naked boy stood on the water, poised to duel with a bravo’s

Doubt and Doubtmethod2023-12-07 11:01:16 31 7639

But the spectroscope is not alone in this audacious assault upon the strongholds of nature. It has a worthy companion and assistant in the photographic film, whose efficient aid has been invoked by the astronomer even more recently. Pioneer work in celestial photography was, indeed, done by Arago in France and by the elder Draper in America in 1839, but the results then achieved were only tentative, and it was not till forty years later that the method assumed really important proportions. In 1880, Dr. Henry Draper, at Hastings-on-the-Hudson, made the first successful photograph of a nebula. Soon after, Dr. David Gill, at the Cape observatory, made fine photographs of a comet, and the flecks of starlight on his plates first suggested the possibilities of this method in charting the heavens.

naked boy stood on the water, poised to duel with a bravo’s

Since then star-charting with the film has come virtually to supersede the old method. A concerted effort is being made by astronomers in various parts of the world to make a complete chart of the heavens, and before the close of our century this work will be accomplished, some fifty or sixty millions of visible stars being placed on record with a degree of accuracy hitherto unapproachable. Moreover, other millions of stars are brought to light by the negative, which are too distant or dim to be visible with any telescopic powers yet attained--a fact which wholly discredits all previous inferences as to the limits of our sidereal system. Hence, notwithstanding the wonderful instrumental advances of the nineteenth century, knowledge of the exact form and extent of our universe seems more unattainable than it seemed a century ago.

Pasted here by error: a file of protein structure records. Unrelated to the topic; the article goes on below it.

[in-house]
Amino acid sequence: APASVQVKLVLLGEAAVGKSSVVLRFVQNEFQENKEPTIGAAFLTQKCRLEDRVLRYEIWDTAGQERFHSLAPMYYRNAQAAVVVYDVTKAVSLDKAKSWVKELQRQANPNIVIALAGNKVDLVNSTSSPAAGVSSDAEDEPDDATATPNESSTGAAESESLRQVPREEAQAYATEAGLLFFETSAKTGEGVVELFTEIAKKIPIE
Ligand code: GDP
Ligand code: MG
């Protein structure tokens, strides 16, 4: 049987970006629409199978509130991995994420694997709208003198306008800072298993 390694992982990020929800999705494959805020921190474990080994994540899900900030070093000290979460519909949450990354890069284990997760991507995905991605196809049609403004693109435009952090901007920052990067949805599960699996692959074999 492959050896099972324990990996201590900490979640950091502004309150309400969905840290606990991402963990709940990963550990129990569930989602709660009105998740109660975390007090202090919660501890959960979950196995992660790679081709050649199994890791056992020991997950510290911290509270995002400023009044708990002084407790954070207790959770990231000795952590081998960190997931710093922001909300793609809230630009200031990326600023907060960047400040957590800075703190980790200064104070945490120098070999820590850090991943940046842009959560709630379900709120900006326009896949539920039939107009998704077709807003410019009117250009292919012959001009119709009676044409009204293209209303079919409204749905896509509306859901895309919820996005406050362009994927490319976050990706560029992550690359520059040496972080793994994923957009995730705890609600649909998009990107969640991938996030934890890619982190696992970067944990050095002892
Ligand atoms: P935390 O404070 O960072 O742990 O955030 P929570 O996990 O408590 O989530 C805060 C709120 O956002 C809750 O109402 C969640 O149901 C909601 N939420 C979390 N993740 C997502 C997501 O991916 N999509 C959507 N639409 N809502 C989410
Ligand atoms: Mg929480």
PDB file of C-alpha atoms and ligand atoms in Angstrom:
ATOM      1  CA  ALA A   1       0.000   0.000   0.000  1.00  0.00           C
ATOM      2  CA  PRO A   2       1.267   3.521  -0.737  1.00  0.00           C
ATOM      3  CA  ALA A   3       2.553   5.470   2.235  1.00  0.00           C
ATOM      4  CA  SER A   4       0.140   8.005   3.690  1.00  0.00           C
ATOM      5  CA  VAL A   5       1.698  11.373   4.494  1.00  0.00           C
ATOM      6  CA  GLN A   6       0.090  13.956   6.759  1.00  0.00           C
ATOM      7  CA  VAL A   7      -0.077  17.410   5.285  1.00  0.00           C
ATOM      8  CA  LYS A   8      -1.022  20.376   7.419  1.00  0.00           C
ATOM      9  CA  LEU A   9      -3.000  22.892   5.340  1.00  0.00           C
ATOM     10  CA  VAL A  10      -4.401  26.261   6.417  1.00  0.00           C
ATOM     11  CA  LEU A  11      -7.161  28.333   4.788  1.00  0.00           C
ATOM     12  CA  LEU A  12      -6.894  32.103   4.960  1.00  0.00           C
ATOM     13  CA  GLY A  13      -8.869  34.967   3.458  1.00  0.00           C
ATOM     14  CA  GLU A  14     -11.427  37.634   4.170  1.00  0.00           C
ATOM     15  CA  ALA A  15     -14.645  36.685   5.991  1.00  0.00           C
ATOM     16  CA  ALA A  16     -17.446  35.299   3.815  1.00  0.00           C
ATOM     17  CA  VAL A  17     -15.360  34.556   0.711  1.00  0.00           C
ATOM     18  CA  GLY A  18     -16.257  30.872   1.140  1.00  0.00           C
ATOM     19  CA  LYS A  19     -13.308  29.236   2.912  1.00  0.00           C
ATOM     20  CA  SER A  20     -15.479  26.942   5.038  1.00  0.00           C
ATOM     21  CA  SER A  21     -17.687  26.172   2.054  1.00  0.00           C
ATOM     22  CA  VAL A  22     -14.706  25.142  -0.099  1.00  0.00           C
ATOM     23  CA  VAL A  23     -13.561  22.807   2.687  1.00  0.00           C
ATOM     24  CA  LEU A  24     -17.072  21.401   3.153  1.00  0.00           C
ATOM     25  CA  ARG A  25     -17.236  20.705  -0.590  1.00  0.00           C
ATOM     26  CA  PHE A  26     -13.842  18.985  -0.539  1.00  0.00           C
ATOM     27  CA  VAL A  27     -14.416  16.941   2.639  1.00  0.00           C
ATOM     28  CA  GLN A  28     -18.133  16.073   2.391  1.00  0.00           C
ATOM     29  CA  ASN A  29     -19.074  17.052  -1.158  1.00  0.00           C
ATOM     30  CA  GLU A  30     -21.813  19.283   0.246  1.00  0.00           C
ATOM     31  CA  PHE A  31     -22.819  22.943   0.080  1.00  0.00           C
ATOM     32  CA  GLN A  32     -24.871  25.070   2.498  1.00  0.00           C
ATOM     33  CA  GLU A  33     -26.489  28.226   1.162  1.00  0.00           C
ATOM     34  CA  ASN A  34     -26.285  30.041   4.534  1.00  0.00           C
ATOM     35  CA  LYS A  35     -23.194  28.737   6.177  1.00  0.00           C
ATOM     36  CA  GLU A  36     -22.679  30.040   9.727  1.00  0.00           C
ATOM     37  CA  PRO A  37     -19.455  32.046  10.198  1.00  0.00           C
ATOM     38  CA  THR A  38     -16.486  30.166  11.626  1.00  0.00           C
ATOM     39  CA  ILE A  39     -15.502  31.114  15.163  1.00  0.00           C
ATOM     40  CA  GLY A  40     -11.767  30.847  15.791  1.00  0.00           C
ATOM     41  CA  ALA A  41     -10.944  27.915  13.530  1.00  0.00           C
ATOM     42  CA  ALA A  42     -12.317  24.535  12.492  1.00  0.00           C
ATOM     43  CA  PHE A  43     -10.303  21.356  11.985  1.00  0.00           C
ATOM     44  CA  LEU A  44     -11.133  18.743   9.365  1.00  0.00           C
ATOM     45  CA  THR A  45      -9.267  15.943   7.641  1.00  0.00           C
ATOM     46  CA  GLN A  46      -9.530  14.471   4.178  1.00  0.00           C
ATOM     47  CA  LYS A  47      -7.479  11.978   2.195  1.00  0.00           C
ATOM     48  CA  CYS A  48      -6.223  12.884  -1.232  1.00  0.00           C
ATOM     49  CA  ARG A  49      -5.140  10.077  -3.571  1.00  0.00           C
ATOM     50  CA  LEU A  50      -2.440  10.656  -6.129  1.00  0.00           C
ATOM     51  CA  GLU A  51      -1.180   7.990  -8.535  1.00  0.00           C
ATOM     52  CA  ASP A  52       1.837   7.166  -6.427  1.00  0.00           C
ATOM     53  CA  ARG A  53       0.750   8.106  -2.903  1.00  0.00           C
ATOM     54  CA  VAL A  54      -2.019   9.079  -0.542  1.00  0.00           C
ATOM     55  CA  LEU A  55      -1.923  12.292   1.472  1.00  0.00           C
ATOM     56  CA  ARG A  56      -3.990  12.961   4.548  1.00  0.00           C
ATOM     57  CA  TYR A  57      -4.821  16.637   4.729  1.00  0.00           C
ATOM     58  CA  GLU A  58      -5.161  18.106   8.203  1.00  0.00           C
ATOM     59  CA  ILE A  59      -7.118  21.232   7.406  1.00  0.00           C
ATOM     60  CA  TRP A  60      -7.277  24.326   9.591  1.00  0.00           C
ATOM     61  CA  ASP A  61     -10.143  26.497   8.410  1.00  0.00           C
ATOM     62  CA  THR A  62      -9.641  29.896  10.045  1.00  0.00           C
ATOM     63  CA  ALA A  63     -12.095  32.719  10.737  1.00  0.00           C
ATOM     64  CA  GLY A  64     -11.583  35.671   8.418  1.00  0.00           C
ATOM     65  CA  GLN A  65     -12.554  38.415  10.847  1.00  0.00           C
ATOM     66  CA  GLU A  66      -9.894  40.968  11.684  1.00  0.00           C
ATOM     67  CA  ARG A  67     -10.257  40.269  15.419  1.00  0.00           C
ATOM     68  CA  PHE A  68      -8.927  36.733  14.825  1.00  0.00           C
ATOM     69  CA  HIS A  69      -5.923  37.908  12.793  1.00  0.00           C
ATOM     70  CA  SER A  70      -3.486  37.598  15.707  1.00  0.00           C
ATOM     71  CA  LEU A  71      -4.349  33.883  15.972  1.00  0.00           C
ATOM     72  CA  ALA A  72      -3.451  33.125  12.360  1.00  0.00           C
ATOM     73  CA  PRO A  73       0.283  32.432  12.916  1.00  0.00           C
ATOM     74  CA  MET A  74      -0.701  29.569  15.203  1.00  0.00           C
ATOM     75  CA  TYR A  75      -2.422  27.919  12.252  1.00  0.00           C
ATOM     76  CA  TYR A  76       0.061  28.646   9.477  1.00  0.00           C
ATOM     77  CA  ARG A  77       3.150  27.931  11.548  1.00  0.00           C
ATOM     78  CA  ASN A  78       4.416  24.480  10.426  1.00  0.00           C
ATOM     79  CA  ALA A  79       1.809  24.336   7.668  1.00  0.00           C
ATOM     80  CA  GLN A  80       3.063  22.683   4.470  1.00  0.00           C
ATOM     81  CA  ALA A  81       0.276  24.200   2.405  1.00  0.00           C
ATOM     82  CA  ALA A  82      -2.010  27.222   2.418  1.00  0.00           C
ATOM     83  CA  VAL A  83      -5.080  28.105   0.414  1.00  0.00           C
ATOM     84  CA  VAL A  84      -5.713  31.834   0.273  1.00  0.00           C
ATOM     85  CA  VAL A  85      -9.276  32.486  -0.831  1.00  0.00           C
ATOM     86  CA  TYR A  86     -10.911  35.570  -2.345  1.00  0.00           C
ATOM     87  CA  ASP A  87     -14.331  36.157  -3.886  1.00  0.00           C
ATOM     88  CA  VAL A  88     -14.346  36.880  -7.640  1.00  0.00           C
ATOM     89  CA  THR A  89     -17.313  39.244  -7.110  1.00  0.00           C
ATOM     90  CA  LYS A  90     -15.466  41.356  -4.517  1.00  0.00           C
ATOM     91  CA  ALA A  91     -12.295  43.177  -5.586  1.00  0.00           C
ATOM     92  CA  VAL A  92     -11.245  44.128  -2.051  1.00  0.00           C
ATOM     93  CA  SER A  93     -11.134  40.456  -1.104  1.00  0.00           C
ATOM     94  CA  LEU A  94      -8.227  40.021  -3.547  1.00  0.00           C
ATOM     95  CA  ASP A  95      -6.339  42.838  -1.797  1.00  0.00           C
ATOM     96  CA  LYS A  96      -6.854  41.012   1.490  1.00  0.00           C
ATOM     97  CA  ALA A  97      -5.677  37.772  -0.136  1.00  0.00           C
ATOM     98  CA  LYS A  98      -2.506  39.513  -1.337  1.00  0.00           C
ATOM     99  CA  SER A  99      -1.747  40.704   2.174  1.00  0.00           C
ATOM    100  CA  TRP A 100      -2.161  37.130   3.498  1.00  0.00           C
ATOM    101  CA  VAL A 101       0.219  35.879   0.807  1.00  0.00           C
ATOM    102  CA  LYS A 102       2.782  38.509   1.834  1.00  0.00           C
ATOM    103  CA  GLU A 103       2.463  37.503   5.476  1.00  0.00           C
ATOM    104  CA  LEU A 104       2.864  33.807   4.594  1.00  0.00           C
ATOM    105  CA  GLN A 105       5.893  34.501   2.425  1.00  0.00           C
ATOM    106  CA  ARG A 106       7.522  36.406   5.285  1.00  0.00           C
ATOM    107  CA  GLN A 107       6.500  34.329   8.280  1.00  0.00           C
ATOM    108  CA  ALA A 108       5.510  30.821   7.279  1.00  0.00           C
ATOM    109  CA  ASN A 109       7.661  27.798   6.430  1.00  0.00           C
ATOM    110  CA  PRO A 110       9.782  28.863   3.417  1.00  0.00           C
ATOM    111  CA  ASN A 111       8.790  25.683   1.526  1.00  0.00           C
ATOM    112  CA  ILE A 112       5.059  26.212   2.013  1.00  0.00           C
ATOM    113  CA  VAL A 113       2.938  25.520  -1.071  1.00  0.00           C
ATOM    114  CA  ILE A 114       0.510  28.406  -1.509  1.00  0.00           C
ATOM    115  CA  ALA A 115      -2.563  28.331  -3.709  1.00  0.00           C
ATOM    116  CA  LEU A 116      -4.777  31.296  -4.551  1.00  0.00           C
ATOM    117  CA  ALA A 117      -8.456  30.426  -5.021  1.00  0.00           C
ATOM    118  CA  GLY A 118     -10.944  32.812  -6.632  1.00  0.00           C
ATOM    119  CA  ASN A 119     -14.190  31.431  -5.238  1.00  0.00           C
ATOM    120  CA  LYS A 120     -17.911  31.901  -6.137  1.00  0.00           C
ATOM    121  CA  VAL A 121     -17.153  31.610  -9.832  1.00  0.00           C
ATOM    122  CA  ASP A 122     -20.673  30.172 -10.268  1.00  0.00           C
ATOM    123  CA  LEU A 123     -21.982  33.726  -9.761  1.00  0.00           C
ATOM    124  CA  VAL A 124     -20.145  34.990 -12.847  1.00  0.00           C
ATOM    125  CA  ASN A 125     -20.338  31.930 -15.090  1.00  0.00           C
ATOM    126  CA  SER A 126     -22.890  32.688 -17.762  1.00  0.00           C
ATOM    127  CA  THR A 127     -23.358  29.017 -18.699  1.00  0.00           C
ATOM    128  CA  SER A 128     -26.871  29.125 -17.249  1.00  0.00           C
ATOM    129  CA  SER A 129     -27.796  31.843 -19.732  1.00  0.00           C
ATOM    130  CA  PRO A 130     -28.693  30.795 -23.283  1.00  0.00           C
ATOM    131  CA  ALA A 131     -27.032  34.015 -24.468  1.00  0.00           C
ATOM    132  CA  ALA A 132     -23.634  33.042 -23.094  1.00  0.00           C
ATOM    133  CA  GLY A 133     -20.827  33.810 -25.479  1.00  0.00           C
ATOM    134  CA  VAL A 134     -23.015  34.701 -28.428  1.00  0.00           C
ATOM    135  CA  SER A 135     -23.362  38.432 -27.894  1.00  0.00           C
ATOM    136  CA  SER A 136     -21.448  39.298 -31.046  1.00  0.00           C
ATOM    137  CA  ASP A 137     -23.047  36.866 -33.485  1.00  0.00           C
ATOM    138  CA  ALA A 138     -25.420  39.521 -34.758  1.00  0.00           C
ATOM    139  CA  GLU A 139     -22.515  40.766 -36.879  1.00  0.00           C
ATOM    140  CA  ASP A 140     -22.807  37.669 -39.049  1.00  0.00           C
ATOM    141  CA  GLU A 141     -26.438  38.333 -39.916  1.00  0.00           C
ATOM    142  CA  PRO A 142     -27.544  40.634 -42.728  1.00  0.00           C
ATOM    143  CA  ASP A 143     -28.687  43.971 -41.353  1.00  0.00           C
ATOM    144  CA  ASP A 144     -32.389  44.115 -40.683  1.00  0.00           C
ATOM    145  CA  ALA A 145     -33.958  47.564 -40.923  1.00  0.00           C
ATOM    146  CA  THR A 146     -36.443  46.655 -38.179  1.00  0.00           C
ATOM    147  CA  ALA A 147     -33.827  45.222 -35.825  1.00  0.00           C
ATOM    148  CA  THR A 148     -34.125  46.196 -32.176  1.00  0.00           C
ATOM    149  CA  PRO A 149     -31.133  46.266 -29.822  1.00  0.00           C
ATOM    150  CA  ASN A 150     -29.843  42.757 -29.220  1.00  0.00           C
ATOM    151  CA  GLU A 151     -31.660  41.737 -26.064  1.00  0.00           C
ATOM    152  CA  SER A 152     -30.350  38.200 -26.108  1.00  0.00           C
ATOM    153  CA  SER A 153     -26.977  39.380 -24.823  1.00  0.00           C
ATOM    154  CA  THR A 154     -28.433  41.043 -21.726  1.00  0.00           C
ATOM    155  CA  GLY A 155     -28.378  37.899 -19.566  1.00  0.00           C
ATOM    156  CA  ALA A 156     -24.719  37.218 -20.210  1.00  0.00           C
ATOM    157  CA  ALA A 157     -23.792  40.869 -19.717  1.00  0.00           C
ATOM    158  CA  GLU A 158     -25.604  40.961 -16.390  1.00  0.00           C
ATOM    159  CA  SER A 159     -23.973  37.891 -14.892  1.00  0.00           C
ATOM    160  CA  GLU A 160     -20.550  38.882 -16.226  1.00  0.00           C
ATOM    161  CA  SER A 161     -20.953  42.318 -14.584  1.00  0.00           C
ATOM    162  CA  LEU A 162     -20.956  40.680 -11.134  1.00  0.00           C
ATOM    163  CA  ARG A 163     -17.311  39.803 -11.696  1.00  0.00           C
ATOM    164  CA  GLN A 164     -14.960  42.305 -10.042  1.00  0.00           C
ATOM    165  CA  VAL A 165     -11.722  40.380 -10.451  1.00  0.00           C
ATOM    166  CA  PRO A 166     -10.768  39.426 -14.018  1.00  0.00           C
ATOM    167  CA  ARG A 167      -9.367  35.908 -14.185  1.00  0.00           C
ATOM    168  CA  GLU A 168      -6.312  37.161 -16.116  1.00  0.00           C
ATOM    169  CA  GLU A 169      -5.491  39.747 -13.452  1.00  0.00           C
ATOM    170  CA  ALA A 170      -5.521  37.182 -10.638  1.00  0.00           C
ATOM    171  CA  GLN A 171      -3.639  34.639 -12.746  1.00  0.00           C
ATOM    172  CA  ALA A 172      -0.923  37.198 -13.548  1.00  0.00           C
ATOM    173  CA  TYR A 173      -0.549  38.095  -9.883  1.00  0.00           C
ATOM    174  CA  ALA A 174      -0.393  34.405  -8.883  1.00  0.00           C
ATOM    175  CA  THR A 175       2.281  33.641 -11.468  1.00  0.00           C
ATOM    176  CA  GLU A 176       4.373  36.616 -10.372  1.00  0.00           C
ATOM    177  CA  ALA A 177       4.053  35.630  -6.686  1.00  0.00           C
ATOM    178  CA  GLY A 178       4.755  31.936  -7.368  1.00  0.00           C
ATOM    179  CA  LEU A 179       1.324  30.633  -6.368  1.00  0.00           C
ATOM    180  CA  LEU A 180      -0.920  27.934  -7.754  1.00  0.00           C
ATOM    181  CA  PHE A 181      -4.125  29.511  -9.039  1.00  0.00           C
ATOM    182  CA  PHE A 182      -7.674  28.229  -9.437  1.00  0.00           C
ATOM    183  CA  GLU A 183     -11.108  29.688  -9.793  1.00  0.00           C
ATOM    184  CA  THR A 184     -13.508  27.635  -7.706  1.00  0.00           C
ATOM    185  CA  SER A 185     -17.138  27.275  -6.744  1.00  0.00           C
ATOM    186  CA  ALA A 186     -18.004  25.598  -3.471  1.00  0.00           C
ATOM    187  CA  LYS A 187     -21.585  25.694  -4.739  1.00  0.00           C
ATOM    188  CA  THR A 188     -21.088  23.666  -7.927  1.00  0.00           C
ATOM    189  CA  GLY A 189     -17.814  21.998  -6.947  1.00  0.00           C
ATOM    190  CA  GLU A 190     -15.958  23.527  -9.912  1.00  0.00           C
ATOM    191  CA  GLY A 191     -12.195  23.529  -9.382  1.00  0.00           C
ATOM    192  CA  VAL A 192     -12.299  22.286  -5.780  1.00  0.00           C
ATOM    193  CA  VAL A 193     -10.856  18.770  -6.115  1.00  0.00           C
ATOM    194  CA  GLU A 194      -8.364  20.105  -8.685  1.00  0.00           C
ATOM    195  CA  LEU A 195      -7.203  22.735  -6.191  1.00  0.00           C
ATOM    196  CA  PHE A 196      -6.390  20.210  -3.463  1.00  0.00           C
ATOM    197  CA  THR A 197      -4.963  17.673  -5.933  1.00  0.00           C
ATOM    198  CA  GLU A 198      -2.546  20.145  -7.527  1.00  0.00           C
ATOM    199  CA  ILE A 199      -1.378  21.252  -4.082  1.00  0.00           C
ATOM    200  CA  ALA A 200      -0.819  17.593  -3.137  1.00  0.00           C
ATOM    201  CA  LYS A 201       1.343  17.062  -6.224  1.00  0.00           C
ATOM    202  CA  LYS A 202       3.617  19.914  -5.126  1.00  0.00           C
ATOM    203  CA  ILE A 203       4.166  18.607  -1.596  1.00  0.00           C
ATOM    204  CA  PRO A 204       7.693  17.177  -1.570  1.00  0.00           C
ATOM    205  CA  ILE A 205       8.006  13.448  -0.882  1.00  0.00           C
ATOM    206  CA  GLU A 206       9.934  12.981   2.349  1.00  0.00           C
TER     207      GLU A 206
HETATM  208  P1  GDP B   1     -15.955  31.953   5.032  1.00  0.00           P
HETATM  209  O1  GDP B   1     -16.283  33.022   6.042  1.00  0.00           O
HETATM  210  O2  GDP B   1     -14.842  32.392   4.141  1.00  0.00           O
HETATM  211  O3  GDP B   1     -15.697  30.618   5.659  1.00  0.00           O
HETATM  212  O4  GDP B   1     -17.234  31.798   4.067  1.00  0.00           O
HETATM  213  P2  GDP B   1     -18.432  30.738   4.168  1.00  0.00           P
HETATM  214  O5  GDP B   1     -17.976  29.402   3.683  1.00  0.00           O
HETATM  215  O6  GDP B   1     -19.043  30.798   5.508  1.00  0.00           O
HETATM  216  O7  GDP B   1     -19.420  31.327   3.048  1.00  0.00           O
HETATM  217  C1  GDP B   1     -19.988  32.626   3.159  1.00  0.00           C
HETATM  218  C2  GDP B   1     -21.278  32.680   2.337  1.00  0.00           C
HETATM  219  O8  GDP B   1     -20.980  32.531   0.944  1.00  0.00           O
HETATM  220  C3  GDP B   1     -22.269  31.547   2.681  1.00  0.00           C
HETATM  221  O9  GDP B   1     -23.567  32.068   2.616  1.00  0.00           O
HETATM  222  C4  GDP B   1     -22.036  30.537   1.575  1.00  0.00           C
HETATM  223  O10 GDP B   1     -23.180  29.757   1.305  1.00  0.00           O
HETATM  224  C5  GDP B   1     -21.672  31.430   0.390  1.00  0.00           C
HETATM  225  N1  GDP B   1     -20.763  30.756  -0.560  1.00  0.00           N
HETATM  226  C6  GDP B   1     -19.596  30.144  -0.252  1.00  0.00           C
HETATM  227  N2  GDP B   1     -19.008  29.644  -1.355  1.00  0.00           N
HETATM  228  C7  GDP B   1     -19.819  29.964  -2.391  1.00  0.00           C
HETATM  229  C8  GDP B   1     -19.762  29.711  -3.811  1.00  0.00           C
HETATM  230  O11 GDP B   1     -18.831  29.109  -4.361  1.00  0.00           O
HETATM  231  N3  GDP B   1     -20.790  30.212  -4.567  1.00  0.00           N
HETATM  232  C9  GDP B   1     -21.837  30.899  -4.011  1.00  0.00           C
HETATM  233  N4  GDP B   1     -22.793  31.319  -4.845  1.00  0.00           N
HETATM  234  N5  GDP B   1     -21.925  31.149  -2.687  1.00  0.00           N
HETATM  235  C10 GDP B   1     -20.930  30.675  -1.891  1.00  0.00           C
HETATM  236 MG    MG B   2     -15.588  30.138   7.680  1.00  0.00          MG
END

naked boy stood on the water, poised to duel with a bravo’s

Yet the new instruments, while leaving so much untold, have revealed some vastly important secrets of cosmic structure. In particular, they have set at rest the long-standing doubts as to the real structure and position of the mysterious nebulae--those lazy masses, only two or three of them visible to the unaided eye, which the telescope reveals in almost limitless abundance, scattered everywhere among the stars, but grouped in particular about the poles of the stellar stream or disk which we call the Milky Way.